Collaborative robots, sometimes called “cobots,” are robots designed to assist, guide or collaborate with humans on a task. In contrast, non-collaborative robots are meant to work alone as programmed.
Different types of collaboration include: safety monitored stops, speed and separation monitoring, hand guidance and power and force limiting.
Safety monitored stopping is a feature designed to keep humans safe when entering a robotic workspace to contribute to the application. Basically, if a worker comes in to do a secondary operation while a collaborative robot handles a part, the robot will sense their presence and stop moving. They do not shut down completely, but rather pause their operations so that the worker is not in danger of an accident. They resume working only when the human operator indicates they may do so. Simply pausing is much more efficient and less time-consuming than cutting down completely.
Speed and separation monitoring is similar to safety monitored stopping. Here, the collaborative robot uses lasers or another vision system that alert it when workers enter its space, which has been divided into safety zones. The cobot is programmed to adjust its behavior based on which safety zone workers enter. Basically, the closer a worker gets, the slower the robot works. If the worker gets too close, the robot will completely pause its work until he or she exits that space.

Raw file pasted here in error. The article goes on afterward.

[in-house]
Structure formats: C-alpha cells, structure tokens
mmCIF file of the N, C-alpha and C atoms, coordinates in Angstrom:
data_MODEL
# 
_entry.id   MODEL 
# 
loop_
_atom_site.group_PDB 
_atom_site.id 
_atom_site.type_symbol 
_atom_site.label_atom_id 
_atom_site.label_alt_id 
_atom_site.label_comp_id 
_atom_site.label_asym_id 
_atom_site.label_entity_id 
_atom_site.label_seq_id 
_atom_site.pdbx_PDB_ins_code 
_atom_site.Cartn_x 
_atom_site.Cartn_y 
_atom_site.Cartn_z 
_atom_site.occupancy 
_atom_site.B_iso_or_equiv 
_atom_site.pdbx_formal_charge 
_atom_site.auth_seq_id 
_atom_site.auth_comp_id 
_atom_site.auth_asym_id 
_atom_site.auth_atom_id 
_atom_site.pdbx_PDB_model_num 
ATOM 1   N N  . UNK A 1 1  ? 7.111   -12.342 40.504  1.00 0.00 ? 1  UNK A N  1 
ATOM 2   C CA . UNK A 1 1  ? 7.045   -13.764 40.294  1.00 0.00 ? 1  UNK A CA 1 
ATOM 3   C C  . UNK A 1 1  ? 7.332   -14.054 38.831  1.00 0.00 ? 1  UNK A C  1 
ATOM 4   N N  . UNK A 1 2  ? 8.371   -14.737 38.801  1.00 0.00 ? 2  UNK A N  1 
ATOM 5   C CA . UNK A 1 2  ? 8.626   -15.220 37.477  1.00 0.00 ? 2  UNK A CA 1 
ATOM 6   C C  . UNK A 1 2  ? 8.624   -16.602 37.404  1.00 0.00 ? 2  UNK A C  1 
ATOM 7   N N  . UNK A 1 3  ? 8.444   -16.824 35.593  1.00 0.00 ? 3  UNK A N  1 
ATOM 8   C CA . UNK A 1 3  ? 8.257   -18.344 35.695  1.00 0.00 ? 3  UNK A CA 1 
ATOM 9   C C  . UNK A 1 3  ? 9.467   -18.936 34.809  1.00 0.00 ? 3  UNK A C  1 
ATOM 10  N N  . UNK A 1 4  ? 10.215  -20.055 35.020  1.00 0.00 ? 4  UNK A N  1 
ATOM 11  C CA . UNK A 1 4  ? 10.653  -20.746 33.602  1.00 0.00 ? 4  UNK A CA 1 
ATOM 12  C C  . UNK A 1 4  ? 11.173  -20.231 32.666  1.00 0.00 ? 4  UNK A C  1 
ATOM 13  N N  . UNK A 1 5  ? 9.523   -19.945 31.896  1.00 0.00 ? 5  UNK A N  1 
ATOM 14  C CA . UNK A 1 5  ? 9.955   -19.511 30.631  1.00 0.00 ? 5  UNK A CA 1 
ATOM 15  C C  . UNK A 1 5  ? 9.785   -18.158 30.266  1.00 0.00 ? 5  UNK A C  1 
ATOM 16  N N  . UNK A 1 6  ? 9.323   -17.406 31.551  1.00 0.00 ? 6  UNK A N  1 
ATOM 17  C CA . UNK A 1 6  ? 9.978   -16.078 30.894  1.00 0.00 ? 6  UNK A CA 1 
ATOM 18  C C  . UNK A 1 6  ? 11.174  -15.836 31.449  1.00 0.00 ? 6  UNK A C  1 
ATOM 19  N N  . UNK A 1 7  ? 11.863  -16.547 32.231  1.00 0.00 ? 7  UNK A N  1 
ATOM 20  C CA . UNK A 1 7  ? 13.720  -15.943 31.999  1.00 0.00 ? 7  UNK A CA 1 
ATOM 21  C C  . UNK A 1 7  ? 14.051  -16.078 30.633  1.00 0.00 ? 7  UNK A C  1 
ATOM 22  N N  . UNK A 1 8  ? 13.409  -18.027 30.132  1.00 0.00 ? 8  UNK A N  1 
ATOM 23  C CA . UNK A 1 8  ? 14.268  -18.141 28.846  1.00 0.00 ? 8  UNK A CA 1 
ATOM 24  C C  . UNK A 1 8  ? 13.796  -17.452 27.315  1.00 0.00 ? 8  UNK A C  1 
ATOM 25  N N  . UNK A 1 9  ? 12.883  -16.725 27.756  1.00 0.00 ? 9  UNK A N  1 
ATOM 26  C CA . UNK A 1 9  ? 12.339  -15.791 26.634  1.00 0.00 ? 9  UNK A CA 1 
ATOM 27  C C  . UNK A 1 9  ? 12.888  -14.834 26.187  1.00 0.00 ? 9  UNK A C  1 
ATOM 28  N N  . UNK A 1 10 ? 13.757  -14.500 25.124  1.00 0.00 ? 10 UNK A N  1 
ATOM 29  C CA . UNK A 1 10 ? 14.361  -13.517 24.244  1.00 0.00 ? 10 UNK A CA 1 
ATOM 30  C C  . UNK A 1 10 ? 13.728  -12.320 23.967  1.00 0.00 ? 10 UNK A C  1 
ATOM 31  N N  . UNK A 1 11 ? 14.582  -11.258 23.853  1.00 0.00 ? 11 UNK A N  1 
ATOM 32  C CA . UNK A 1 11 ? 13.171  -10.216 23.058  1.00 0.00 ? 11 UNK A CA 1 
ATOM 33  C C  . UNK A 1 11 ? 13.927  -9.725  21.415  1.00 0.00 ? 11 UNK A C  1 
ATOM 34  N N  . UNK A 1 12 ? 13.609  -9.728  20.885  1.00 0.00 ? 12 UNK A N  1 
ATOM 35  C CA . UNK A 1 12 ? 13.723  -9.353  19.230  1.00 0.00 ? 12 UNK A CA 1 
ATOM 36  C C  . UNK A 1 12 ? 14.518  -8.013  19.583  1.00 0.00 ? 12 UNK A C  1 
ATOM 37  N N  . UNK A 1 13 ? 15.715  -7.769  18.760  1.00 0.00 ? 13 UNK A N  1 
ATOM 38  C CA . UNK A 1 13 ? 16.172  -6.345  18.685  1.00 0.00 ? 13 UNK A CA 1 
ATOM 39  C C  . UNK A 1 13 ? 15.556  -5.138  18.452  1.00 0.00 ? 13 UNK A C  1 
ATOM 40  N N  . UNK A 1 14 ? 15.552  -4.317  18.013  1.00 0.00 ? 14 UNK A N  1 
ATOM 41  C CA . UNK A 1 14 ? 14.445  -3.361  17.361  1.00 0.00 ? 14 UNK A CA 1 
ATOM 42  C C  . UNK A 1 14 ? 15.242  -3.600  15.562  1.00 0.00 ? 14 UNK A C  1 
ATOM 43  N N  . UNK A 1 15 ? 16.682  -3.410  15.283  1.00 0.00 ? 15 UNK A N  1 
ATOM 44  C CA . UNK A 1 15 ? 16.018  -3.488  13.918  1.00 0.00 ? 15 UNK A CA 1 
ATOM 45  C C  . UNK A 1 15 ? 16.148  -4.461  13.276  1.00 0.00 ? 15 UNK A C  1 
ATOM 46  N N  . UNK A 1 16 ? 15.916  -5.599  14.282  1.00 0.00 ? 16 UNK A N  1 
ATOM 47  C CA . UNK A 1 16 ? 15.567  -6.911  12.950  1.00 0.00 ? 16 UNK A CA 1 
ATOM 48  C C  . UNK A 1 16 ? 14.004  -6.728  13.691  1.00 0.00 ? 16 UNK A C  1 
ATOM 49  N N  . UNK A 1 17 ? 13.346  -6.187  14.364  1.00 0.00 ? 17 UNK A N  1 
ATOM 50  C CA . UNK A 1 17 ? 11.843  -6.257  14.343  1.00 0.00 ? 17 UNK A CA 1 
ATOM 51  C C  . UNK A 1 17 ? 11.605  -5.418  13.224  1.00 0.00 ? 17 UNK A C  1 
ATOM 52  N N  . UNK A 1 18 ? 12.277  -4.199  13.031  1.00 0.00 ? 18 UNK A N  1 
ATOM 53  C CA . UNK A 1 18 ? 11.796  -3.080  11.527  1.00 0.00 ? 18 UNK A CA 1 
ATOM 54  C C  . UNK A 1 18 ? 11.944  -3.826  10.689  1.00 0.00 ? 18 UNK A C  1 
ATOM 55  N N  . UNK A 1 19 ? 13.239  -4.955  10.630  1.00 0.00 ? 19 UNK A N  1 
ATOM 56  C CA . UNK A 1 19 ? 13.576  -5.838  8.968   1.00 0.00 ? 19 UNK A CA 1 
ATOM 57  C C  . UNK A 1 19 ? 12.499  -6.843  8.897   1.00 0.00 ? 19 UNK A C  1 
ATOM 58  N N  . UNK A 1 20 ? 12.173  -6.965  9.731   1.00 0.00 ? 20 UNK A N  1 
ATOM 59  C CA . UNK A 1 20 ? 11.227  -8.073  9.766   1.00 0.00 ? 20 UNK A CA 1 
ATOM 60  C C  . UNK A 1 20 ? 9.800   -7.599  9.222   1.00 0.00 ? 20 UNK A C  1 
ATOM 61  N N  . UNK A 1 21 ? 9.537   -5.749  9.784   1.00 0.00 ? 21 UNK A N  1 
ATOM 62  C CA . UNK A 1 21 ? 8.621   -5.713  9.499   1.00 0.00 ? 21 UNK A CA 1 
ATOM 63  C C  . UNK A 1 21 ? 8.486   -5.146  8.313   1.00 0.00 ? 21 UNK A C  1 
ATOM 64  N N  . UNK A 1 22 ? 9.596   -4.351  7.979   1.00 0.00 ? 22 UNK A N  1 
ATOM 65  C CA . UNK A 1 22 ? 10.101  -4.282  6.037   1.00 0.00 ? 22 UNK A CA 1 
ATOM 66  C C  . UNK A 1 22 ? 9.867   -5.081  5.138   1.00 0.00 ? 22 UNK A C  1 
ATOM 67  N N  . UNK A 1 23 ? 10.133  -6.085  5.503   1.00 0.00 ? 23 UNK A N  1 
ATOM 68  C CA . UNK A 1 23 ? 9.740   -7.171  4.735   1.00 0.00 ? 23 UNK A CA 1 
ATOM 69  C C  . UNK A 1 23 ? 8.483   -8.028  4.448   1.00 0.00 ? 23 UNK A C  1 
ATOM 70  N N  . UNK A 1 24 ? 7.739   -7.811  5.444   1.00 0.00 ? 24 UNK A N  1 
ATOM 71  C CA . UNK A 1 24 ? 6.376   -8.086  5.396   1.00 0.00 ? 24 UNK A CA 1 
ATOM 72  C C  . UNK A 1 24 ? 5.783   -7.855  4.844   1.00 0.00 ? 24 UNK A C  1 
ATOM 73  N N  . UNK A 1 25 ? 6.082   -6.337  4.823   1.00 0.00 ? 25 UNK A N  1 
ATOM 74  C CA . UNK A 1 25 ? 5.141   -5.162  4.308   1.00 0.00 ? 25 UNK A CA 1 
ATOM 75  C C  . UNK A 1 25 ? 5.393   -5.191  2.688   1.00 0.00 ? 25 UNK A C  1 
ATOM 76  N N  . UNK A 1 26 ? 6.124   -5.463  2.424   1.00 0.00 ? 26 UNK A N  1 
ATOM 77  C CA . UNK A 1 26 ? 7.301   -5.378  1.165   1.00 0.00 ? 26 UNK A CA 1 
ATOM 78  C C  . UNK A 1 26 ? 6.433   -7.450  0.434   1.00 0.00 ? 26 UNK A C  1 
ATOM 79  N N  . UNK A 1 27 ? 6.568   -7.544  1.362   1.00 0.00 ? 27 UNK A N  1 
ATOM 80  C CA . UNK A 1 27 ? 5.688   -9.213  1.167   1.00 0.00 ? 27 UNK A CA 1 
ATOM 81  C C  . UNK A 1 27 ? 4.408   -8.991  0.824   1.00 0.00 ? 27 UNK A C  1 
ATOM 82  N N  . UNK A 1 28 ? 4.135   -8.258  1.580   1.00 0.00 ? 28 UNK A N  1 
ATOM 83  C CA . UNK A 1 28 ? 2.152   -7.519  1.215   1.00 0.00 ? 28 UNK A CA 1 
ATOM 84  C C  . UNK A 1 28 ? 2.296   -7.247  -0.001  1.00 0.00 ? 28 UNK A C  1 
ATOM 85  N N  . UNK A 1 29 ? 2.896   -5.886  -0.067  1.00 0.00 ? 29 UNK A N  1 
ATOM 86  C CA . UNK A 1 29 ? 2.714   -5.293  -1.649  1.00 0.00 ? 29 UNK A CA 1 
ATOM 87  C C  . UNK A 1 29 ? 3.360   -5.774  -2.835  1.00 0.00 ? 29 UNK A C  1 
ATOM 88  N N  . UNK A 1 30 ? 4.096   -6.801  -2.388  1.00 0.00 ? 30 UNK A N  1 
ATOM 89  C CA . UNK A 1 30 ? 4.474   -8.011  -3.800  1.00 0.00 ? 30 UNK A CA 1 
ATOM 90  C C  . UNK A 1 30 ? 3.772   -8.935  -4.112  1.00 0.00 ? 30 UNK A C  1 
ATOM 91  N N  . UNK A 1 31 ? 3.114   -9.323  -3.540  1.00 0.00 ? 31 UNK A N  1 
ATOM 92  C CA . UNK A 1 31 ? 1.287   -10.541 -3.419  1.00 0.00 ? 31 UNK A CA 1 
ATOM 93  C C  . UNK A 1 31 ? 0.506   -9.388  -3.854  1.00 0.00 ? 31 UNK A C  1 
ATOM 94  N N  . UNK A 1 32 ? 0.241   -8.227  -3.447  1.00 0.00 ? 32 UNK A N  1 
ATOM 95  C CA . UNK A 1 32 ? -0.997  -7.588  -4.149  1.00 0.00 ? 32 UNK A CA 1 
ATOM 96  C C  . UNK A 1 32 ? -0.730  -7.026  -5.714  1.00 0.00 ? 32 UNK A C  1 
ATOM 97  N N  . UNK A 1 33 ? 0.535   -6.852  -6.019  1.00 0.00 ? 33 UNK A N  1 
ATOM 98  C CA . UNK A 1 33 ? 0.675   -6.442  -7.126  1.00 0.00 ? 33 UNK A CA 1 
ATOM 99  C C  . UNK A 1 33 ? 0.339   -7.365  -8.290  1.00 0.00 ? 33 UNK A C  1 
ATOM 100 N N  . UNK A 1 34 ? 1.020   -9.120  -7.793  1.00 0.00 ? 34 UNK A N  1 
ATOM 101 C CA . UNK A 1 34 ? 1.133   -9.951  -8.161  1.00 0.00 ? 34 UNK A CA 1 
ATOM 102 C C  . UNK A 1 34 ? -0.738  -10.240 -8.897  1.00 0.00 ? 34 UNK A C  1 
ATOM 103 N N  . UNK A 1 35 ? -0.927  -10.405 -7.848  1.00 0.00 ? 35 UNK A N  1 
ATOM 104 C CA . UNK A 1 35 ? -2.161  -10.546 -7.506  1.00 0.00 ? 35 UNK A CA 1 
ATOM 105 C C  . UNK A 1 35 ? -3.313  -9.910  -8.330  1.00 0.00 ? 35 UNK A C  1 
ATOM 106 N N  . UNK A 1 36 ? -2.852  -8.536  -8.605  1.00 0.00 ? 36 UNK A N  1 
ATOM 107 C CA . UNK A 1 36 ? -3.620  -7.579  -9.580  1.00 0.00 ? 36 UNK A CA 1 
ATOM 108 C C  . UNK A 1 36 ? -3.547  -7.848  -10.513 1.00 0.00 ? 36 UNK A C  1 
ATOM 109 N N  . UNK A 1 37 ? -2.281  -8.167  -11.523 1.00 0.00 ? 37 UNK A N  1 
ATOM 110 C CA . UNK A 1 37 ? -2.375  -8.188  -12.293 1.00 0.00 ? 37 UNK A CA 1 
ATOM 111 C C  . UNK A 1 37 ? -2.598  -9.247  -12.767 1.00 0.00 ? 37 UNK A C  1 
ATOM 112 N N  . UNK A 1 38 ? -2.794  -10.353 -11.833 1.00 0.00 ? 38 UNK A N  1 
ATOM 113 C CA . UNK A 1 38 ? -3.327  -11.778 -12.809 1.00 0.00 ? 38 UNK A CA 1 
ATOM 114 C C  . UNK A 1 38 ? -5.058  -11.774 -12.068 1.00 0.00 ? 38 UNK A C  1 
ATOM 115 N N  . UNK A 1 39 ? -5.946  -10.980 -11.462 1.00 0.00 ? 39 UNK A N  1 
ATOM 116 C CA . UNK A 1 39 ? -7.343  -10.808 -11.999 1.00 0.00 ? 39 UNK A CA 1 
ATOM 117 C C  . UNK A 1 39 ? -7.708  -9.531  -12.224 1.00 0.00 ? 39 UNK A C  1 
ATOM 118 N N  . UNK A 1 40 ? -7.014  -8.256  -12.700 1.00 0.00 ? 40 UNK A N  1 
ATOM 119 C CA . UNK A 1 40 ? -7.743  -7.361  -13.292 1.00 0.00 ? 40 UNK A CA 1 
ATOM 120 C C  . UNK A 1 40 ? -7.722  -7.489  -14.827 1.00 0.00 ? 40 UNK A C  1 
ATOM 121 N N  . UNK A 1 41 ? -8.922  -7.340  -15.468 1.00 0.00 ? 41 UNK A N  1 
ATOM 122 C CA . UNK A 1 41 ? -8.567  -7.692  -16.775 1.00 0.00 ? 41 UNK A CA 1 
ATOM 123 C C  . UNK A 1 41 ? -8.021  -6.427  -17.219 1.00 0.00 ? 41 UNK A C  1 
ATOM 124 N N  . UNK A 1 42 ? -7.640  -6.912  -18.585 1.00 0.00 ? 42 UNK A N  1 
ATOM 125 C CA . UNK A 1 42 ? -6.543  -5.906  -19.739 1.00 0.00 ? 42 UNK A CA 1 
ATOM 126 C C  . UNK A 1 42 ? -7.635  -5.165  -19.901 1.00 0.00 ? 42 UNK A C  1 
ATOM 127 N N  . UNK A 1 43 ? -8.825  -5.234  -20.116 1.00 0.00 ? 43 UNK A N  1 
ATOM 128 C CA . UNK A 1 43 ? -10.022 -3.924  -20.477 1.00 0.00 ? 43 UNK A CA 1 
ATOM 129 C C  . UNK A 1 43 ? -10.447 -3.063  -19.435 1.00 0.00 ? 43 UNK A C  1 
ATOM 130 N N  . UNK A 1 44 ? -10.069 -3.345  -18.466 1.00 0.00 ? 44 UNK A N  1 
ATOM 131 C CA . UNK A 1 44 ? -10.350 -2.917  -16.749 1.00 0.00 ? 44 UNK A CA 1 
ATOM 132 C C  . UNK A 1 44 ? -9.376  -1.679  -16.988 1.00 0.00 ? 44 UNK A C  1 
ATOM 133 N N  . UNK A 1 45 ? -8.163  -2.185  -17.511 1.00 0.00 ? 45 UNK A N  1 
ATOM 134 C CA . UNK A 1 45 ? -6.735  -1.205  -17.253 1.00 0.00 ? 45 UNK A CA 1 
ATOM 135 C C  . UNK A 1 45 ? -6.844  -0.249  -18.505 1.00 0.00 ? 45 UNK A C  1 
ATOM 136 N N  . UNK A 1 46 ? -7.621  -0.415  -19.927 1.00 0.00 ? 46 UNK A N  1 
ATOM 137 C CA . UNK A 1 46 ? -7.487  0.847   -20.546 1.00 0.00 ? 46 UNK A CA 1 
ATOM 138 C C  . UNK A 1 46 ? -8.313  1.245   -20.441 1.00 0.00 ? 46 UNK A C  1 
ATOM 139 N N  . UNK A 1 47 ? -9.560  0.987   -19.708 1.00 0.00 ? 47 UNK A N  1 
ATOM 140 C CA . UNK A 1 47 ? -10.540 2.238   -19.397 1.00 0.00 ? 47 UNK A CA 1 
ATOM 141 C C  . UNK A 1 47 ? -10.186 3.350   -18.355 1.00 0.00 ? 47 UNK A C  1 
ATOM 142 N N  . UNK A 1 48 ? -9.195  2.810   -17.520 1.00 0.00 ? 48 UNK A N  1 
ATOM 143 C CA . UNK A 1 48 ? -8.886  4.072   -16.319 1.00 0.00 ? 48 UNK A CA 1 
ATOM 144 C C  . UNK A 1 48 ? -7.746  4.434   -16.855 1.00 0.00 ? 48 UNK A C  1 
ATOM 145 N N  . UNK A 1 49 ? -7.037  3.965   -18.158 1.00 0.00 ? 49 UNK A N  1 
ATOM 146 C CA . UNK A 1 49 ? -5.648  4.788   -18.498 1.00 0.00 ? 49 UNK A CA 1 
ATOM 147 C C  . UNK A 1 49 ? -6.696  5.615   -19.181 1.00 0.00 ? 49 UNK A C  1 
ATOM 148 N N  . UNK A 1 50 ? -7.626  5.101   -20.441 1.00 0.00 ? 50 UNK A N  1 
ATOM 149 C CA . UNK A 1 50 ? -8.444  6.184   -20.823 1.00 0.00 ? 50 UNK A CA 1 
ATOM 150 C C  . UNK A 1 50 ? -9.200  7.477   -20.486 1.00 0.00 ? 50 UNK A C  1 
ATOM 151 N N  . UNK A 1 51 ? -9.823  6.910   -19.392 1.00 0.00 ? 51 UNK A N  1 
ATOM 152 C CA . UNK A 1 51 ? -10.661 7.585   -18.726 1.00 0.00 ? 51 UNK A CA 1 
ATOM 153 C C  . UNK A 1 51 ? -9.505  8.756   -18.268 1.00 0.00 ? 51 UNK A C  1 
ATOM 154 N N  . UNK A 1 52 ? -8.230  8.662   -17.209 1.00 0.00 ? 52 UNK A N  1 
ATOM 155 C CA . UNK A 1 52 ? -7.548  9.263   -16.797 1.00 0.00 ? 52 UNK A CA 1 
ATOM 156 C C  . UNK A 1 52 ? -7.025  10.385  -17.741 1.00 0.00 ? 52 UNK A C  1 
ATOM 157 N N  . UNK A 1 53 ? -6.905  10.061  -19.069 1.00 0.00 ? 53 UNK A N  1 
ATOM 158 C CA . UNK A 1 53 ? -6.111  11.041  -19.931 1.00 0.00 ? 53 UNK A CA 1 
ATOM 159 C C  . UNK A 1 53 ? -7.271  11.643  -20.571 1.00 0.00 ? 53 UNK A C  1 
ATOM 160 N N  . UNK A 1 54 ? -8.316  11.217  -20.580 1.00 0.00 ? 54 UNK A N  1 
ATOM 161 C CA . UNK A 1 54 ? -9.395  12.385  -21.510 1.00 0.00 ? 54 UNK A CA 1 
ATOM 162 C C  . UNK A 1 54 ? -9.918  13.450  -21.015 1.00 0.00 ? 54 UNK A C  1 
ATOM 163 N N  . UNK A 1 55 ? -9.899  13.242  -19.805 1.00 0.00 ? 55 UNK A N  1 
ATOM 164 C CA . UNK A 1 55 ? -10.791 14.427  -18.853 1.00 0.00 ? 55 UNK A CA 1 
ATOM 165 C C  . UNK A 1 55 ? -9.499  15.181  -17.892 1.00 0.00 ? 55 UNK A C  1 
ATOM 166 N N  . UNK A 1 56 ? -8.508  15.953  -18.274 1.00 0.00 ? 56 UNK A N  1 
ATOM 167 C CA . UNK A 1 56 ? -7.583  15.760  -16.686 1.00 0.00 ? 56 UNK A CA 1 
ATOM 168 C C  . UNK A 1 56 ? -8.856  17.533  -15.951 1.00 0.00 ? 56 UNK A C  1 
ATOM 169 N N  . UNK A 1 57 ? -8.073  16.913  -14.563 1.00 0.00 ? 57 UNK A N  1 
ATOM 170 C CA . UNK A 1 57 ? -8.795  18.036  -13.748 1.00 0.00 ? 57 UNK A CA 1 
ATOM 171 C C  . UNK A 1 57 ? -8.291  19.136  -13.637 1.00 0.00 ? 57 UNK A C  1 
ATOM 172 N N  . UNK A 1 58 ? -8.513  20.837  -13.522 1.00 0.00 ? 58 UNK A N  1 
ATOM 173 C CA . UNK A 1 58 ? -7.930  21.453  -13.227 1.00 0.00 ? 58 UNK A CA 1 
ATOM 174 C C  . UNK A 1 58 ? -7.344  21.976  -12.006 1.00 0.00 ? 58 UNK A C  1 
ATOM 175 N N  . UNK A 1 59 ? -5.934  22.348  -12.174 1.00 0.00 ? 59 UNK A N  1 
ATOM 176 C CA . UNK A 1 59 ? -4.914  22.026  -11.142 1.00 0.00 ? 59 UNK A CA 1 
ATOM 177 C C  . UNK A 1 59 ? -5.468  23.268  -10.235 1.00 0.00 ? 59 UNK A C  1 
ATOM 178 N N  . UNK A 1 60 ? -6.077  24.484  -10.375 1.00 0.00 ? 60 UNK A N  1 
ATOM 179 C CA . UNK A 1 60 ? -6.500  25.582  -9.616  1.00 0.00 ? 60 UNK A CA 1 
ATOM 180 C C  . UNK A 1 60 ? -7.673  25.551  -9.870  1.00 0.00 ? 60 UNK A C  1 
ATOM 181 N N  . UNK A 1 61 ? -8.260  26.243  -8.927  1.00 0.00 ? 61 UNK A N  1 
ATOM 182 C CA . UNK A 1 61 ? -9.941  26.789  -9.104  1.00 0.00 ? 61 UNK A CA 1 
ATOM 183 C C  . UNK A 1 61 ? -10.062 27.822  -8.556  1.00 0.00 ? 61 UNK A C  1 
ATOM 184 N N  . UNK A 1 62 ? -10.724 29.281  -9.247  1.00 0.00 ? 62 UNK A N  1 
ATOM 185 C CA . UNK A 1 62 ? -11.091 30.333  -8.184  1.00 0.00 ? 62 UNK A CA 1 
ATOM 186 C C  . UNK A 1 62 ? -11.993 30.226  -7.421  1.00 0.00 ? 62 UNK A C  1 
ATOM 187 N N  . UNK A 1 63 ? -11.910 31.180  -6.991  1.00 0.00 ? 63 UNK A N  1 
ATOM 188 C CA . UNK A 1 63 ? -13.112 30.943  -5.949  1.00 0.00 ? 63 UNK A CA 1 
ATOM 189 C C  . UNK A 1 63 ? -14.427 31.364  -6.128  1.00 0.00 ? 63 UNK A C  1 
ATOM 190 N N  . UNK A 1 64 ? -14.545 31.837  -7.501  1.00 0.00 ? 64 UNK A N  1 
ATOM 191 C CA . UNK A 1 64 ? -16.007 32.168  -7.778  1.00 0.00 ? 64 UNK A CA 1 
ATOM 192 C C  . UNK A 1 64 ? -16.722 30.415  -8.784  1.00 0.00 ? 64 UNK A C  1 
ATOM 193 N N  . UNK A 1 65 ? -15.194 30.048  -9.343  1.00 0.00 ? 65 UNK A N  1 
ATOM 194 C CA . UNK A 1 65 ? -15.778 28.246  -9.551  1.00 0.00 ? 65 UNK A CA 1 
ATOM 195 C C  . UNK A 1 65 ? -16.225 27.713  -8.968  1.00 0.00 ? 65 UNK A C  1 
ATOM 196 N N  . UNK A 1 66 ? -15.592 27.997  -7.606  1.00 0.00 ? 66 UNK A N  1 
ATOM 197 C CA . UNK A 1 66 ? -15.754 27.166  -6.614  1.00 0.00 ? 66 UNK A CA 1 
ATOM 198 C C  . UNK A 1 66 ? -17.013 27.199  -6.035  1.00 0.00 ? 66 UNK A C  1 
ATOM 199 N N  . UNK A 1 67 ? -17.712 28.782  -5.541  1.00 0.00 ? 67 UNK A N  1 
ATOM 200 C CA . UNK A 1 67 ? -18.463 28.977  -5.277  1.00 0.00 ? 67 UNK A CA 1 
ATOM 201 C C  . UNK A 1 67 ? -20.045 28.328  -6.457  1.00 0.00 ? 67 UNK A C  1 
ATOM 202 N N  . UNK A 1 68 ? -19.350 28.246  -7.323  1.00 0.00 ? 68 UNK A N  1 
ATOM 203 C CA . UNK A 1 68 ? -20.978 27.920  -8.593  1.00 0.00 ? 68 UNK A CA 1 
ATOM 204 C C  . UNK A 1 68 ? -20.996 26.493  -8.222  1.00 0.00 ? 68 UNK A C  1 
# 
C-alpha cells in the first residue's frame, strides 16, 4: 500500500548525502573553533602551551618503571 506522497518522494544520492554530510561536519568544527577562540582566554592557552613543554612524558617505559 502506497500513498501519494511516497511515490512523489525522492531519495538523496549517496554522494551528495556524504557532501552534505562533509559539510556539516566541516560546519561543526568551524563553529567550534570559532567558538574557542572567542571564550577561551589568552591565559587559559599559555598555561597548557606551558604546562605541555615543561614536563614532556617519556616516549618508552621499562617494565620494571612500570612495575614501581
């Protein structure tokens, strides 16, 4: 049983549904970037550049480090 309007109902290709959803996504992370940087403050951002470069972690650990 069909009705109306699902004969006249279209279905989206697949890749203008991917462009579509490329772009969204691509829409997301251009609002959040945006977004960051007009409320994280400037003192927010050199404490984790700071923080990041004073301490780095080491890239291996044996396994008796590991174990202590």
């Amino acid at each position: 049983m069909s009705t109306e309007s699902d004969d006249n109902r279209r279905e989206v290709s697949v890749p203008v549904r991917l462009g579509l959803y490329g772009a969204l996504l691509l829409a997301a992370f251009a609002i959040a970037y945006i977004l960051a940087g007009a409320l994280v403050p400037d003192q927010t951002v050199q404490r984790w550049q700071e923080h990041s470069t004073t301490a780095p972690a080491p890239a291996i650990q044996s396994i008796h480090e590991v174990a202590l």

Hand guidance, or hand guiding, takes place when regular industrial robots are updated with a collaborative device that makes it possible for them to sense force. By applying force to the sensing device, human operators can guide the robot. This limited collaboration is used for applications such as path teaching.
Power and force limiting collaborative robots are the most user-friendly and widely used type of collaborative robot. Unlike many others, they are not adapted regular robots, but rather if you will, natives, and do not require additional safety devices. They are used for direct collaboration with their human counterparts. Usually, their job is to sense force overload and abnormal forces. If and when they experience such forces, they will pause. In addition, if they experience impact, they will dissipate the force.
To learn more about the collaborative robot tasks above, check out ISO 10218-1:2011 and ISO 10218-2:2011. To learn more about the possibilities cobots hold for you and your application, consult with one or more of the expert manufacturers we have listed on this page.